THE offshore oil and gas regulator has issued a draft recommendation on decommissioning of oil and gas rigs, which is open for public comment after former resources minister Matt Canavan issued a ‘statement of expectations’ in November that it step up oversight of decommissioning activities.
All this already comes under section 572 of the Offshore Greenhouse Gas Storage Act but the National Offshore Petroleum and Safety Authority has outlined how it plans to oversee and enforce the section in more detail.
It will not prevent another NOGA fiasco, however.
Canavan said he expected NOPSEMA would "ensure that titleholders are appropriately planning for, and executing decommissioning activities in a timely and responsible manner".
It was around this period when Northern Oil and Gas Australia went into administration and it was clear the small private company had little ability to decommission the aging floating storage production and offloading vessel, The Northern Endeavour, NOPSEMA had shut down in July over safety concerns.
NOGA has since been liquidated and Canavan replaced by Keith Pitt but the Northern Endeavour remains moored in the Timor Sea in lighthouse mode and no closer to a long term solution. Upstream Production Solutions, which had the original contract to run the vessel on a third-party basis, is taking care of maintenance.
The vessel is under official control of the federal government.
NOGA bought the vessel from Woodside Petroleum in 2016 and took over its operations along with the depleted Coralina-Laminaria oil fields, saving the latter significant decommissioning costs.
New minister for natural resources Keith Pitt called the debacle a "wake up call to the Australian oil and gas industry" but did not outline what steps he might take as minister to prevent a recurrence of a similar event.
Taxpayers could be liable for a $200 million-plus decom bill, despite Pitt's promises otherwise, but the new draft on section 572 does not take into account title transfer, or if an operator can meet the costs of its decommissioning plan under its wider Environmental Plan.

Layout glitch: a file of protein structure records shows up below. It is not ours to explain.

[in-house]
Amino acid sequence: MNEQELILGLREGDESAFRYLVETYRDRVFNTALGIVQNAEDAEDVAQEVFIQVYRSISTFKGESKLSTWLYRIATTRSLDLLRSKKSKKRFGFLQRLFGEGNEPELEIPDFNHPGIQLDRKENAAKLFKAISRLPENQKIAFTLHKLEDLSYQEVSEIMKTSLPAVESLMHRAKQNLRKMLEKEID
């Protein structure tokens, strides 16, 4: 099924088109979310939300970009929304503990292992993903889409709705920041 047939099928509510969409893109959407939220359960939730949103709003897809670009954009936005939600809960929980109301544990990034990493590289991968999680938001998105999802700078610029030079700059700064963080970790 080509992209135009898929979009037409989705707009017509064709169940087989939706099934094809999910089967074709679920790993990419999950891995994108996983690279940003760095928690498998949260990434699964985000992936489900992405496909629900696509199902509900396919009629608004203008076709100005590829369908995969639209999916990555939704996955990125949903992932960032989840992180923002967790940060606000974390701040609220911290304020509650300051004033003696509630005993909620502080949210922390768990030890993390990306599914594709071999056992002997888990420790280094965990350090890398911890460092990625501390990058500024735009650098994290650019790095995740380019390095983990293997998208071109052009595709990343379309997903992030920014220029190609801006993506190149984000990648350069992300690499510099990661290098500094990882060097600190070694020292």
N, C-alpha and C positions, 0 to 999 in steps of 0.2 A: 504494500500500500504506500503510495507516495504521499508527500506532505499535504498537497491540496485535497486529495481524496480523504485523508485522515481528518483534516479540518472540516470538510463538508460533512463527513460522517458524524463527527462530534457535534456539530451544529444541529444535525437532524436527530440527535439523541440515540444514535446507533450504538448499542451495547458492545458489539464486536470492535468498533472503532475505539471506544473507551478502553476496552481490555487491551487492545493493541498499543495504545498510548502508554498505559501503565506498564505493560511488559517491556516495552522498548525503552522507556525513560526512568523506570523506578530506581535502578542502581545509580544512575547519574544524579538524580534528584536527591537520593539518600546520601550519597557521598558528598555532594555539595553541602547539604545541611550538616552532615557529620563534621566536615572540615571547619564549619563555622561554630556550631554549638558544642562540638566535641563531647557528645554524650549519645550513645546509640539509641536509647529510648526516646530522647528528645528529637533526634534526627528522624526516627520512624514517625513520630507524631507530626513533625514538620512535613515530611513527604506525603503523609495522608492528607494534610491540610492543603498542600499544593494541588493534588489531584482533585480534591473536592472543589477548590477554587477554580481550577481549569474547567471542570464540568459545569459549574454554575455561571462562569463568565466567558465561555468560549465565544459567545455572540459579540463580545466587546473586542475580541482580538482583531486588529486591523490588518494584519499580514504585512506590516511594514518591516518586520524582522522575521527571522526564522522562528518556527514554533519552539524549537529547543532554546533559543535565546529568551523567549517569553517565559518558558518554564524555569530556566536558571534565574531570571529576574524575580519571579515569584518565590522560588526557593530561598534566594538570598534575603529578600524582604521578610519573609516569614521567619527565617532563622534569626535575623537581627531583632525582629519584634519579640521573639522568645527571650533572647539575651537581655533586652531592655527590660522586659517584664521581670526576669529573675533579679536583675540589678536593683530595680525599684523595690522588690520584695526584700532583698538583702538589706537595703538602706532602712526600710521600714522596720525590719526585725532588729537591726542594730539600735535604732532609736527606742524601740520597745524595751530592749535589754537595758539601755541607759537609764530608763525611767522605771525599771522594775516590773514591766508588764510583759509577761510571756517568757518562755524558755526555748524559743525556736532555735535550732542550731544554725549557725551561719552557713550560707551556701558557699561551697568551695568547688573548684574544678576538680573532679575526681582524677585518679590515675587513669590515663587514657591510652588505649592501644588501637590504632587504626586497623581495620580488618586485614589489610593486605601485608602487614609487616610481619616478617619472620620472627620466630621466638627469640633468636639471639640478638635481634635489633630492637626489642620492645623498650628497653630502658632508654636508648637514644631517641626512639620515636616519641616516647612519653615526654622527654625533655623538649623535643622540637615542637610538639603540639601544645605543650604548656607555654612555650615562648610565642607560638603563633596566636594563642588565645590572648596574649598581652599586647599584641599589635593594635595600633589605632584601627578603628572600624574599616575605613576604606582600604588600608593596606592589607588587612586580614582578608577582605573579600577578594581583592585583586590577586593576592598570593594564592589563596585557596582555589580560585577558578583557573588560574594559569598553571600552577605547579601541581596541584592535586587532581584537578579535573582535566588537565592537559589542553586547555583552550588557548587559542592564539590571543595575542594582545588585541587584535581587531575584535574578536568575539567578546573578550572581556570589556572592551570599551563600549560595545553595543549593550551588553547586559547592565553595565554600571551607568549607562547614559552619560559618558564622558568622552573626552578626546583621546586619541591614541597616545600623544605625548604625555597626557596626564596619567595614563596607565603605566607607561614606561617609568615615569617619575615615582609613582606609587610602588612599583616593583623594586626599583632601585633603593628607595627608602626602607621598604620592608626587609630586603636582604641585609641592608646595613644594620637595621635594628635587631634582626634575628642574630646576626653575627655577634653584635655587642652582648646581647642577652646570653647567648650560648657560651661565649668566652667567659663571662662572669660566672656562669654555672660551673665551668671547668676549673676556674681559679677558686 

New titleholders must submit EPs and decommissioning plans at that point but they are generally spartan given the long life of offshore assets.
However each five year EP review must provide increased details.
However unlike the titles administrator - which oversaw the transfer from Woodside to NOGA - NOPSEMA does not take into account an operator's ability to meet financial demands outside of its ability to manage oil spills.
Given the issue is now with Australia's aging offshore infrastructure it is hard to see how the expanded rules could prevent the issue recurring.
NOPSEMA said titleholders must remove all property in their title once it is no longer used "and only accepts alternative arrangements where justification is appropriate".
Property applies to all equipment, including subsea and wells, brought into the area but the policy "does not cover financial liabilities that may be associated with property as addressed in the Australian Government Offshore Petroleum Decommissioning Guideline".
Should property not be removed or an environmental plan submitted on how it might meet removal obligations "NOPSEMA may escalate to enforcement action… whether in relation to failure to maintain property or failure to remove property".
Enforcement includes "directing a titleholder or former titleholder to comply with the OPGSS act" or it may prosecute and "have either civil or criminal penalties applied".
Source: Energy News Bulletin
Read more here